“Cancer Cell Types Vary in Lethality”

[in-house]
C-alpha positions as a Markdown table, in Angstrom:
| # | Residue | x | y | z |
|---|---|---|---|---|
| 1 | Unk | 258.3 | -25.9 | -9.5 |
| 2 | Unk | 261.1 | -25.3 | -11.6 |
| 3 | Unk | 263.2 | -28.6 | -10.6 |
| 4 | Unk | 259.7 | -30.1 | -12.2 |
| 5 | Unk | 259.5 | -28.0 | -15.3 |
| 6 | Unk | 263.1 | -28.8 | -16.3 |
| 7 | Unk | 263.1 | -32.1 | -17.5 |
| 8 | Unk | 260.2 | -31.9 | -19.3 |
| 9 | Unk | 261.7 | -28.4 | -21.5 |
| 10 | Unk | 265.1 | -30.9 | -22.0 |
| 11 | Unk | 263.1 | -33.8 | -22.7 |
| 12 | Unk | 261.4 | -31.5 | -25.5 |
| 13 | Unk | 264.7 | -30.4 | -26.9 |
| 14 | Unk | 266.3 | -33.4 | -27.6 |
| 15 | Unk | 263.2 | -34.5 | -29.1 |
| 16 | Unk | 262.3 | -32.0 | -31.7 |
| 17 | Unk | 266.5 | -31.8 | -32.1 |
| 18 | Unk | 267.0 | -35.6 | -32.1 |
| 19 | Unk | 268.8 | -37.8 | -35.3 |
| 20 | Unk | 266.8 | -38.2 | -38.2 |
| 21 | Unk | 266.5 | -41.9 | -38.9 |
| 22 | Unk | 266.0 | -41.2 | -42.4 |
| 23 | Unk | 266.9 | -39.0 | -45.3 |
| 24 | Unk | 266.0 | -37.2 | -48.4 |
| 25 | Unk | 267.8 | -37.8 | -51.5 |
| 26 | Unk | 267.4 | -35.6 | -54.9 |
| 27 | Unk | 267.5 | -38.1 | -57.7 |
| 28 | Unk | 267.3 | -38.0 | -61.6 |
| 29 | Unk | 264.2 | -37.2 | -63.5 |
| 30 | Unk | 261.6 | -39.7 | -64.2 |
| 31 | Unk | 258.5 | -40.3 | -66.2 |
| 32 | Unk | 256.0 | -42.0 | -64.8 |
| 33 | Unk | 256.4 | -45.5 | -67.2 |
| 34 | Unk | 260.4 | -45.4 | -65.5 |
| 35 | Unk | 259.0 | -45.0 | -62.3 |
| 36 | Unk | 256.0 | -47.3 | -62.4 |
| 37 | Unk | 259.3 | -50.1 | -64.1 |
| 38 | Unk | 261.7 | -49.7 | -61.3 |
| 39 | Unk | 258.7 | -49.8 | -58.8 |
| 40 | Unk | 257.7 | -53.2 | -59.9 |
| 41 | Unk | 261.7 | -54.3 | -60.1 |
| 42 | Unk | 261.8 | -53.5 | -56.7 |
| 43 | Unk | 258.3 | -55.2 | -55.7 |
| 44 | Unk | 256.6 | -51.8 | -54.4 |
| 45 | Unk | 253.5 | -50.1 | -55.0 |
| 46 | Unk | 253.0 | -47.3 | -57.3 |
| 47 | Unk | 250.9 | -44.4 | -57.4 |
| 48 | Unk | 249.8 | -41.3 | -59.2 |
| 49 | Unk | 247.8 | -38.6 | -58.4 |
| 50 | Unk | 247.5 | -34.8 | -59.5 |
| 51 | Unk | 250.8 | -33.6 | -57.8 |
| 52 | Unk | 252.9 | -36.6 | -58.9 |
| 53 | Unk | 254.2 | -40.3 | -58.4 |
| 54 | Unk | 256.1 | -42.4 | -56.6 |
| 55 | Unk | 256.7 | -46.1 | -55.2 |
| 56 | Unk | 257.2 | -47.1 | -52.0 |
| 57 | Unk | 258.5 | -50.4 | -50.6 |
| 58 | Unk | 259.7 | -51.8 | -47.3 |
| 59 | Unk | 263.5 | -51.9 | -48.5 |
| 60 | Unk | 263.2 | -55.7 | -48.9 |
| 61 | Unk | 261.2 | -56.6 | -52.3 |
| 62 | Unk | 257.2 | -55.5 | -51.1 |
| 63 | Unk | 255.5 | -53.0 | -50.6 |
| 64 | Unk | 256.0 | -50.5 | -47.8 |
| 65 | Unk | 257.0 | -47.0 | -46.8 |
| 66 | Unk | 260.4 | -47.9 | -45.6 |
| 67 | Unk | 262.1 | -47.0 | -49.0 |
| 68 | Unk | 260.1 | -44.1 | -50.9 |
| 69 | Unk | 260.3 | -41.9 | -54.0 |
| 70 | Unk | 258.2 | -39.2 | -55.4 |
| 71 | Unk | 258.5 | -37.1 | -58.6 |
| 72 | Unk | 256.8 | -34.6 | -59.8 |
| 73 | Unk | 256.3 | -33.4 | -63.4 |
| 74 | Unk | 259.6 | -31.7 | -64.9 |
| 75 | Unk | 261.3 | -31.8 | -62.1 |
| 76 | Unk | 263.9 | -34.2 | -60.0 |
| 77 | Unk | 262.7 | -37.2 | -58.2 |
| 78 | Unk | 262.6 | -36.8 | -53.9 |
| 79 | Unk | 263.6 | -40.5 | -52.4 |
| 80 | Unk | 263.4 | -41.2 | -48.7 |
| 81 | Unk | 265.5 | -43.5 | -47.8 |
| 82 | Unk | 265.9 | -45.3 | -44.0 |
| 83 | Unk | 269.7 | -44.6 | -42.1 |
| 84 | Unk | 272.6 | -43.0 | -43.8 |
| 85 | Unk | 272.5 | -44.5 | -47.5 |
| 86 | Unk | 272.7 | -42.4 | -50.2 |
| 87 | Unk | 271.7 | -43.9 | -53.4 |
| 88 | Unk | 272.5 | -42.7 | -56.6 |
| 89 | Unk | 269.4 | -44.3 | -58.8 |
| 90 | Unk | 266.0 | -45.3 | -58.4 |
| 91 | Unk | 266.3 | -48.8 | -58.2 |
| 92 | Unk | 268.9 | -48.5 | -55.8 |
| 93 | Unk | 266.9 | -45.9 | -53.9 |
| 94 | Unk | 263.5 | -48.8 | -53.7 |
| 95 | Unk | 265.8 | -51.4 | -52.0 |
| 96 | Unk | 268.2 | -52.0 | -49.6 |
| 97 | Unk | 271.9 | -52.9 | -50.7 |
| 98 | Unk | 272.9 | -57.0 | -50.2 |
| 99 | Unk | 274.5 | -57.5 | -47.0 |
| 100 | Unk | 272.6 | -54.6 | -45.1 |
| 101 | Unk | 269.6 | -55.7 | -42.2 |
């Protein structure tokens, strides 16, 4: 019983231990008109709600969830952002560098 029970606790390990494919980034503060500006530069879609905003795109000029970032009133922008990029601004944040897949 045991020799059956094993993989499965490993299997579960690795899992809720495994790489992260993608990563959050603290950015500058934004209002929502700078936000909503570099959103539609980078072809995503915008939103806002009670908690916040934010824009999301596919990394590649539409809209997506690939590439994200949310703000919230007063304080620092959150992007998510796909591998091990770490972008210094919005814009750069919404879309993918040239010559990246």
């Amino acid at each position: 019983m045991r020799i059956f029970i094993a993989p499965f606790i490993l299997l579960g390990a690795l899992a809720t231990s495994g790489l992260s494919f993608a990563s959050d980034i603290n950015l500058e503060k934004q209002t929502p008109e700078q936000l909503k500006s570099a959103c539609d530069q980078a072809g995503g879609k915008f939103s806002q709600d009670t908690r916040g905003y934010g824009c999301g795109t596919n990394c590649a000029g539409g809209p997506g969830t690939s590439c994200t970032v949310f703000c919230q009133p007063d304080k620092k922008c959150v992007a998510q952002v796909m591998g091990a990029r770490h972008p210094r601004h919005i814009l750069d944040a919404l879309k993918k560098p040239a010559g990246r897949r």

Cancer remains the leading cause of death in the United States. The National Cancer Institute estimates that doctors will diagnose 1,735,350 new cases across the US in 2018 and that 609,640 people will die from cancer in this year. To understand the difference in outlook between cancer types, researchers often use a statistic called the 5-year survival rate. This figure refers to the percentage of people who survive for 5 years after the diagnosis of cancer. Detecting and treating the disease at an early stage can significantly improve a person’s outlook. The 5-year survival rate does not indicate whether or not treatment has removed all signs of cancer, but it is useful for comparing the relative severity of different types of cancer. It is important to remember that many other factors influence survival, such as how early the cancer was detected. The cancers with the highest 5-year relative survival rates include melanoma, Hodgkin lymphoma, breast, prostate, testicular, cervical, and thyroid cancer.